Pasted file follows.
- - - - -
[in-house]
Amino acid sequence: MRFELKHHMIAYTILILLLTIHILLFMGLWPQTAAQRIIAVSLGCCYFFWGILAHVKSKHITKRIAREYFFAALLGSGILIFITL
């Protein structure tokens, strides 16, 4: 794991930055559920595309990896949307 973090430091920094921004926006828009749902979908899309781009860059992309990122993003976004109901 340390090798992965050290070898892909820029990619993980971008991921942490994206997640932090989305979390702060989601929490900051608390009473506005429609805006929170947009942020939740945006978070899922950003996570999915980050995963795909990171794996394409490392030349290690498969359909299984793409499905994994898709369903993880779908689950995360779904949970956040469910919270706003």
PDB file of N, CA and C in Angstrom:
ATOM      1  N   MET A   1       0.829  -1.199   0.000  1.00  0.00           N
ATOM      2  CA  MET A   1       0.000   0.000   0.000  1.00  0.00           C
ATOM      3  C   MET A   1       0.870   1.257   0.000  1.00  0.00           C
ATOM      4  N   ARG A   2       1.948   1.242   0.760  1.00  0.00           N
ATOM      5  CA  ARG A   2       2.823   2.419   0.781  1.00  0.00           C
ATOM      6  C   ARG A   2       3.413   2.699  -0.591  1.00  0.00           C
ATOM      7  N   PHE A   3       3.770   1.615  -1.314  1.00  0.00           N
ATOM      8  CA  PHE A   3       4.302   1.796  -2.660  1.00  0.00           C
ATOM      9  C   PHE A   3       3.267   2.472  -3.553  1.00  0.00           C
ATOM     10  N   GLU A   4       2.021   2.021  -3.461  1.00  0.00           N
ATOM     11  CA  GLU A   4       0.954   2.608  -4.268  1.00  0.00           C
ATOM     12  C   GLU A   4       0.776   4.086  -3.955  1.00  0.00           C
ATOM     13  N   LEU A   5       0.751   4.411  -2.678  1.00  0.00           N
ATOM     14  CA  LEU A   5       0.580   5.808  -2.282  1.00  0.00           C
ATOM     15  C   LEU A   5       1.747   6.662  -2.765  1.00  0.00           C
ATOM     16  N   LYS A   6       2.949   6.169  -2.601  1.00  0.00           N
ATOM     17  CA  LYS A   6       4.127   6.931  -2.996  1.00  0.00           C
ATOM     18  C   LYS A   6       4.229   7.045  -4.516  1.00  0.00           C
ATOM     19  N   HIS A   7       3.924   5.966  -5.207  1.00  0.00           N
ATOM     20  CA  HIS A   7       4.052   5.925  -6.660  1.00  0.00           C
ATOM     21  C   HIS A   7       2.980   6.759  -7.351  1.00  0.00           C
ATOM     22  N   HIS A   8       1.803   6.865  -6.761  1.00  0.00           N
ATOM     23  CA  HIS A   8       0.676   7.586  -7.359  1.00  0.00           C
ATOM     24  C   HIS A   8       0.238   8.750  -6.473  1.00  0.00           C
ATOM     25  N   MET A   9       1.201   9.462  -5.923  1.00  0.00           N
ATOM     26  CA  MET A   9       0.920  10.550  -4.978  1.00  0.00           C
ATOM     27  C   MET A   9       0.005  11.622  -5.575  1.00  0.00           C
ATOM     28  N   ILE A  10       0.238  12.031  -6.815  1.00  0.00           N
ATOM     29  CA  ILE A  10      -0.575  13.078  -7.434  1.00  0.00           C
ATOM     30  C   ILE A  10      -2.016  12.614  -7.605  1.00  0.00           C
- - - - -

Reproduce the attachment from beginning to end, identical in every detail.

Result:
[in-house]
Amino acid sequence: MRFELKHHMIAYTILILLLTIHILLFMGLWPQTAAQRIIAVSLGCCYFFWGILAHVKSKHITKRIAREYFFAALLGSGILIFITL
């Protein structure tokens, strides 16, 4: 794991930055559920595309990896949307 973090430091920094921004926006828009749902979908899309781009860059992309990122993003976004109901 340390090798992965050290070898892909820029990619993980971008991921942490994206997640932090989305979390702060989601929490900051608390009473506005429609805006929170947009942020939740945006978070899922950003996570999915980050995963795909990171794996394409490392030349290690498969359909299984793409499905994994898709369903993880779908689950995360779904949970956040469910919270706003």
PDB file of N, CA and C in Angstrom:
ATOM      1  N   MET A   1       0.829  -1.199   0.000  1.00  0.00           N
ATOM      2  CA  MET A   1       0.000   0.000   0.000  1.00  0.00           C
ATOM      3  C   MET A   1       0.870   1.257   0.000  1.00  0.00           C
ATOM      4  N   ARG A   2       1.948   1.242   0.760  1.00  0.00           N
ATOM      5  CA  ARG A   2       2.823   2.419   0.781  1.00  0.00           C
ATOM      6  C   ARG A   2       3.413   2.699  -0.591  1.00  0.00           C
ATOM      7  N   PHE A   3       3.770   1.615  -1.314  1.00  0.00           N
ATOM      8  CA  PHE A   3       4.302   1.796  -2.660  1.00  0.00           C
ATOM      9  C   PHE A   3       3.267   2.472  -3.553  1.00  0.00           C
ATOM     10  N   GLU A   4       2.021   2.021  -3.461  1.00  0.00           N
ATOM     11  CA  GLU A   4       0.954   2.608  -4.268  1.00  0.00           C
ATOM     12  C   GLU A   4       0.776   4.086  -3.955  1.00  0.00           C
ATOM     13  N   LEU A   5       0.751   4.411  -2.678  1.00  0.00           N
ATOM     14  CA  LEU A   5       0.580   5.808  -2.282  1.00  0.00           C
ATOM     15  C   LEU A   5       1.747   6.662  -2.765  1.00  0.00           C
ATOM     16  N   LYS A   6       2.949   6.169  -2.601  1.00  0.00           N
ATOM     17  CA  LYS A   6       4.127   6.931  -2.996  1.00  0.00           C
ATOM     18  C   LYS A   6       4.229   7.045  -4.516  1.00  0.00           C
ATOM     19  N   HIS A   7       3.924   5.966  -5.207  1.00  0.00           N
ATOM     20  CA  HIS A   7       4.052   5.925  -6.660  1.00  0.00           C
ATOM     21  C   HIS A   7       2.980   6.759  -7.351  1.00  0.00           C
ATOM     22  N   HIS A   8       1.803   6.865  -6.761  1.00  0.00           N
ATOM     23  CA  HIS A   8       0.676   7.586  -7.359  1.00  0.00           C
ATOM     24  C   HIS A   8       0.238   8.750  -6.473  1.00  0.00           C
ATOM     25  N   MET A   9       1.201   9.462  -5.923  1.00  0.00           N
ATOM     26  CA  MET A   9       0.920  10.550  -4.978  1.00  0.00           C
ATOM     27  C   MET A   9       0.005  11.622  -5.575  1.00  0.00           C
ATOM     28  N   ILE A  10       0.238  12.031  -6.815  1.00  0.00           N
ATOM     29  CA  ILE A  10      -0.575  13.078  -7.434  1.00  0.00           C
ATOM     30  C   ILE A  10      -2.016  12.614  -7.605  1.00  0.00           C